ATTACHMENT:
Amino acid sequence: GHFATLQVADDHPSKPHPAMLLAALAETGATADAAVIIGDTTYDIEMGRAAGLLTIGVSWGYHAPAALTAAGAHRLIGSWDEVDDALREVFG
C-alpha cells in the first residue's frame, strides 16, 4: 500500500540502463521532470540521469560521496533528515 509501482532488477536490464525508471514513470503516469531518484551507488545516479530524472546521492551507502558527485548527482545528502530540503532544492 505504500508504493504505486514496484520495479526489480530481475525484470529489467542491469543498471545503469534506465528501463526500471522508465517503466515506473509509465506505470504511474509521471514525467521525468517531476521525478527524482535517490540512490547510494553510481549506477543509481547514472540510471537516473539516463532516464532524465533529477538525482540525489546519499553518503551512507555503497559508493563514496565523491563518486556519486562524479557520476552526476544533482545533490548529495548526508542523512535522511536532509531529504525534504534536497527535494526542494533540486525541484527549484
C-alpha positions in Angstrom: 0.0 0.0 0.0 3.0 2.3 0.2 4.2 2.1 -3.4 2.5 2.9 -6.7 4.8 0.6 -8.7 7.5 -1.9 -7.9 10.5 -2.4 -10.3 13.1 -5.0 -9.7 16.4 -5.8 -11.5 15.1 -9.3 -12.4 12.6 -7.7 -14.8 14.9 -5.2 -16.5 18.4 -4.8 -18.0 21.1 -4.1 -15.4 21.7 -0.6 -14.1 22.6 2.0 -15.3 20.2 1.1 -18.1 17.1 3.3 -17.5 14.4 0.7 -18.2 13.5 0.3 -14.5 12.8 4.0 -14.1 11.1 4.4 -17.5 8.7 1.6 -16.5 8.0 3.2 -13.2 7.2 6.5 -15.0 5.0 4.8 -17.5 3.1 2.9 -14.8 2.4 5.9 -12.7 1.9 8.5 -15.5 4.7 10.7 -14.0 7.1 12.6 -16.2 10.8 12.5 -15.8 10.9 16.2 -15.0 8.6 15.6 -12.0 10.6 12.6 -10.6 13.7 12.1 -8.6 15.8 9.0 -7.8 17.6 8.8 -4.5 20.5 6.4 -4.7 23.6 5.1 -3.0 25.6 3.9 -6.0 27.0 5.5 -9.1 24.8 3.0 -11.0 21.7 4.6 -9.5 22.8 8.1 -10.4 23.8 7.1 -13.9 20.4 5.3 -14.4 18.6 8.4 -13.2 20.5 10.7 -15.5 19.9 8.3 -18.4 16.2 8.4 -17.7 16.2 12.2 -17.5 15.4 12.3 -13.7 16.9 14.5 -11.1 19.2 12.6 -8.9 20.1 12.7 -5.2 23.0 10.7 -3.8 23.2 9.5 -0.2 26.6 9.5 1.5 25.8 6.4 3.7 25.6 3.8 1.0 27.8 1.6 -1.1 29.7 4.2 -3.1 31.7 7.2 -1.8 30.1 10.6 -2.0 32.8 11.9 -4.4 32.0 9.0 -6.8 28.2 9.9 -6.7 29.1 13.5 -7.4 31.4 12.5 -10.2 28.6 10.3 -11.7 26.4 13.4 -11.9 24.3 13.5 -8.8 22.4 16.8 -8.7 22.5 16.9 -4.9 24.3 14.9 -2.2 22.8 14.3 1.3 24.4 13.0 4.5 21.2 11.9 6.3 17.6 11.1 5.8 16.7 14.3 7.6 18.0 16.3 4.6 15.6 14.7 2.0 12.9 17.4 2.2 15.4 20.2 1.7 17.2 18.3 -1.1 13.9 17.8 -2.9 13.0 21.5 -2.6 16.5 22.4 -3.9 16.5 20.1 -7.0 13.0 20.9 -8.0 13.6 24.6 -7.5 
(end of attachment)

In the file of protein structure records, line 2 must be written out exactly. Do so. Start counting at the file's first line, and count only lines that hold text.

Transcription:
C-alpha cells in the first residue's frame, strides 16, 4: 500500500540502463521532470540521469560521496533528515 509501482532488477536490464525508471514513470503516469531518484551507488545516479530524472546521492551507502558527485548527482545528502530540503532544492 505504500508504493504505486514496484520495479526489480530481475525484470529489467542491469543498471545503469534506465528501463526500471522508465517503466515506473509509465506505470504511474509521471514525467521525468517531476521525478527524482535517490540512490547510494553510481549506477543509481547514472540510471537516473539516463532516464532524465533529477538525482540525489546519499553518503551512507555503497559508493563514496565523491563518486556519486562524479557520476552526476544533482545533490548529495548526508542523512535522511536532509531529504525534504534536497527535494526542494533540486525541484527549484